While the lockdown has been almost entirely lifted in France, people should remain vigilant and exercise caution. Everyone is expected to practice social distancing (one meter), use cloth face coverings, and avoid large public gatherings (limited to 10 people or fewer). Shops, bars, restaurants, cinemas, casinos, and other venues are open with health procedures in place. Nightclubs are closed. Stadiums and racetracks will reopen on July 11, limited to 5,000 people per venue. River cruises will resume on July 11.

Masks must be worn on all public transport, trains (inter-regional transport), taxis and carpooling vehicles, on planes and in airports. The previous 100 km limit on travel within France no longer applies.

In Île-de-France (the greater Parisian region), public transport may only be used by passengers attending a medical consultation, going to work, school or a place of care during rush hour. Passengers going to work must carry a travel certificate from their employer; those traveling for other reasons must carry this attestation form.

Embassy and consulate contact information
Phone number: US Embassy Paris, France +33 (1) 43 12 22 22, Consulate General Marseille, France +33 (1) 43 12 22 22

Quick answers

Yes – France has restricted the entry of all travelers arriving from non-Schengen Member States. However, French borders with other European Union member states are now open. Starting June 15, travelers from European countries (EU member states as well as Andorra, Iceland, Liechtenstein, Monaco, Norway, San Marino, Switzerland, and the Vatican) will be able to enter French territory without restrictions previously created because of COVID-19. More
Yes and no– as of June 2, France has entered the next phase of de-confinement, in which the 100 km limit on travel within France no longer applies. However, air travel between metropolitan France and an overseas territory or Corsica, between metropolitan France and Corsica, or between overseas territories or Corsica, is only permitted for family emergencies and professional reasons. Travelers may be subject to quarantine upon arrival. More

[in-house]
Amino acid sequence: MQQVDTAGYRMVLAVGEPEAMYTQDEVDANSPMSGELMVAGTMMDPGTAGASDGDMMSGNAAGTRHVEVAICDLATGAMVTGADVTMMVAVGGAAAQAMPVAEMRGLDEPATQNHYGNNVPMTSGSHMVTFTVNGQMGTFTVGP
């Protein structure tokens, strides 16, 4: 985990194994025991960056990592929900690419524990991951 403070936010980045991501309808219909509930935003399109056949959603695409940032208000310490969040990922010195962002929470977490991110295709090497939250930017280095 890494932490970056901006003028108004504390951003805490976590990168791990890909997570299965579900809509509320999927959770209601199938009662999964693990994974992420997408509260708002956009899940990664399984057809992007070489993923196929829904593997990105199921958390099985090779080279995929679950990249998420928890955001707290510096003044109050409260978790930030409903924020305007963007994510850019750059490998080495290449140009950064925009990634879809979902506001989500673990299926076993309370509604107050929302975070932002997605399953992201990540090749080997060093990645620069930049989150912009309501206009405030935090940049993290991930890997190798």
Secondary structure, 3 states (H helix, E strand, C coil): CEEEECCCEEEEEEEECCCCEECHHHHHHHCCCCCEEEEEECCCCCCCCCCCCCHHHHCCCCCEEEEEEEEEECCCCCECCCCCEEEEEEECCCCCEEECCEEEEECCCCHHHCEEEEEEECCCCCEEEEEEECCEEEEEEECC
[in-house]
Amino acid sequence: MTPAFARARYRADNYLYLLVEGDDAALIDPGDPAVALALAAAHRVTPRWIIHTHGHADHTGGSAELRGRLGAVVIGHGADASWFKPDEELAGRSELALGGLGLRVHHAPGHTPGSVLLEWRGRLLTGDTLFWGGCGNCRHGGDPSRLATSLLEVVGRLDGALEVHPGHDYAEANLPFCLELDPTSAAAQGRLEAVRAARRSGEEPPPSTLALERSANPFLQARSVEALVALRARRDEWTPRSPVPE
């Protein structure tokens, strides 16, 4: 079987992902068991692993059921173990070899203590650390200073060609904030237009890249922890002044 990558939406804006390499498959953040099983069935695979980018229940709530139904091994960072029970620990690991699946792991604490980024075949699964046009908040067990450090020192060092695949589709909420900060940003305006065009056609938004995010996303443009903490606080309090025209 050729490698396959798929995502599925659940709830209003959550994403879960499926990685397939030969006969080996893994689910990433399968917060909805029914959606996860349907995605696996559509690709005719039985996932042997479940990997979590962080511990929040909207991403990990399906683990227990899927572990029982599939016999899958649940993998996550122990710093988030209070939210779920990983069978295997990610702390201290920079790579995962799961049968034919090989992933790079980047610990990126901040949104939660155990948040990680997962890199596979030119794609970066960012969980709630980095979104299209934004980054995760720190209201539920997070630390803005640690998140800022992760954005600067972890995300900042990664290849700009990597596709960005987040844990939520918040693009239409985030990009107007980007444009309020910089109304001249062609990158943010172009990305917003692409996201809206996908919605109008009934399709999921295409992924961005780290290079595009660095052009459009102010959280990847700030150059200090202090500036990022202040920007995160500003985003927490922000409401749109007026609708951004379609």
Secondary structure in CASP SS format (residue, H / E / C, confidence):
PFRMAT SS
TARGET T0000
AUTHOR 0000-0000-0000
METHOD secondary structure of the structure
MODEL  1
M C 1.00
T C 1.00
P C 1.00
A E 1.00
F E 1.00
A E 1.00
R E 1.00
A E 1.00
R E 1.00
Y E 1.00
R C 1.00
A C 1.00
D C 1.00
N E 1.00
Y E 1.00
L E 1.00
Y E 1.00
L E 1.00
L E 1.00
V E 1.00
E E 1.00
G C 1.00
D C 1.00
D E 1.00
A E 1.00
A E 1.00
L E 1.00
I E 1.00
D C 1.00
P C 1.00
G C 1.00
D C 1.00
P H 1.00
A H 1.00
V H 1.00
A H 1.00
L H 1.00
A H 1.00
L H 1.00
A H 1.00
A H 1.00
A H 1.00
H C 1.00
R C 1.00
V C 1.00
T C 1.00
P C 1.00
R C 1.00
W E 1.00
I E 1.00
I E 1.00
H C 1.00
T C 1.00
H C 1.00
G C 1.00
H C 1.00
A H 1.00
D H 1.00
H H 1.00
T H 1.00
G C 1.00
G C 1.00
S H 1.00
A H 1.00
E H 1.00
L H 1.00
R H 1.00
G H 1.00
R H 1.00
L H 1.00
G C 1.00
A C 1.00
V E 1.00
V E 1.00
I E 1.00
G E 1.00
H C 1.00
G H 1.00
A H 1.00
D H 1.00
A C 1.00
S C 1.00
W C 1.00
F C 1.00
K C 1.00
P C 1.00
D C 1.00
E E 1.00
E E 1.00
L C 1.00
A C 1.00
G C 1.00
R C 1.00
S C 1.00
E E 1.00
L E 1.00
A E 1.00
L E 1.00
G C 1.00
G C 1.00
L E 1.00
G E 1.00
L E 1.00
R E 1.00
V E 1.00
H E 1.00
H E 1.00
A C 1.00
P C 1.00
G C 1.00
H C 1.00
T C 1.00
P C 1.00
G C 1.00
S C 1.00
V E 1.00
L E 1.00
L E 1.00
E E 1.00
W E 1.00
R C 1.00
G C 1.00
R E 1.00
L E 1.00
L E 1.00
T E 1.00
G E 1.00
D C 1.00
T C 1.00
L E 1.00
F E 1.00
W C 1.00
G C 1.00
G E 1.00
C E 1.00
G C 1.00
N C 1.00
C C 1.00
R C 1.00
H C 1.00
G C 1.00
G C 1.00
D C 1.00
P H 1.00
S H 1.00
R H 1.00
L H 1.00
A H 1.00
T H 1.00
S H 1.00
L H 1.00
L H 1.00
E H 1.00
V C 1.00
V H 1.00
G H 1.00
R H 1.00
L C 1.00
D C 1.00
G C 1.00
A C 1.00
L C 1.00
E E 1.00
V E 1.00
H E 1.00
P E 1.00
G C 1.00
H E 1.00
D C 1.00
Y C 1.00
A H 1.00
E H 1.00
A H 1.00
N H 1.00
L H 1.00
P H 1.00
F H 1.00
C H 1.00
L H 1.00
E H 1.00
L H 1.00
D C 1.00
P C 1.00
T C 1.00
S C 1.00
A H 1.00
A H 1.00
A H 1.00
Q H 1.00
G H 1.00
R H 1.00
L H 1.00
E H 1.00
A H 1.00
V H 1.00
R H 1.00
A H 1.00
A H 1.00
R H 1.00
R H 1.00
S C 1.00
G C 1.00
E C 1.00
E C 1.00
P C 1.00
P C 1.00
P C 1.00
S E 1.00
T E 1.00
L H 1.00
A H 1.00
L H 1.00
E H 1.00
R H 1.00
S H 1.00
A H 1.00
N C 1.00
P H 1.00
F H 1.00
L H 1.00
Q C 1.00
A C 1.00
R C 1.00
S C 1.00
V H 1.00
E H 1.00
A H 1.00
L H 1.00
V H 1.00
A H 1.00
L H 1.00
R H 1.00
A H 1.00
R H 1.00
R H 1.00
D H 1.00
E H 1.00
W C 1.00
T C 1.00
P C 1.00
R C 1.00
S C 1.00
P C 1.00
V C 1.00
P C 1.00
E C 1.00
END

Yes – the land borders are currently closed until further notice. Only cross-border goods and commuters will be allowed through. More
Paris Orly airport (ORY) is closed and all its flights have been moved to Paris Charles de Gaulle airport (CDG). At Charles de Gaulle airport, Terminal 1, 2C, 2D, 2G and 3 are all closed until further notice, with flights consolidated to other terminals.

Flights from France to the US are available. Delta Airlines is currently offering service between Paris-Charles de Gaulle and Atlanta five days a week. Air France continues to offer direct flights to Los Angeles three days a week and New York JFK three days per week.
More
The French government has requested travelers entering the country from anywhere outside of the European Economic Area, Andorra, Monaco or the UK to voluntarily self-isolate for 14 days at home or another suitable location. Travelers showing symptoms of COVID-19, will have to carry out a mandatory 14-day quarantine at home or in a facility chosen by the government. More
Yes and no – cafes, bars, and restaurants are fully open, as are schools and public transportation. Everyone is expected to practice social distancing (one meter), use cloth face coverings, and avoid large gatherings that may spread the virus. Masks must be worn on all public transport, trains (inter-regional transport), taxis and carpooling vehicles, on planes and in airports. More
For press inquiries, corrections and other questions, please email us at travel-restrictions@kayak.com.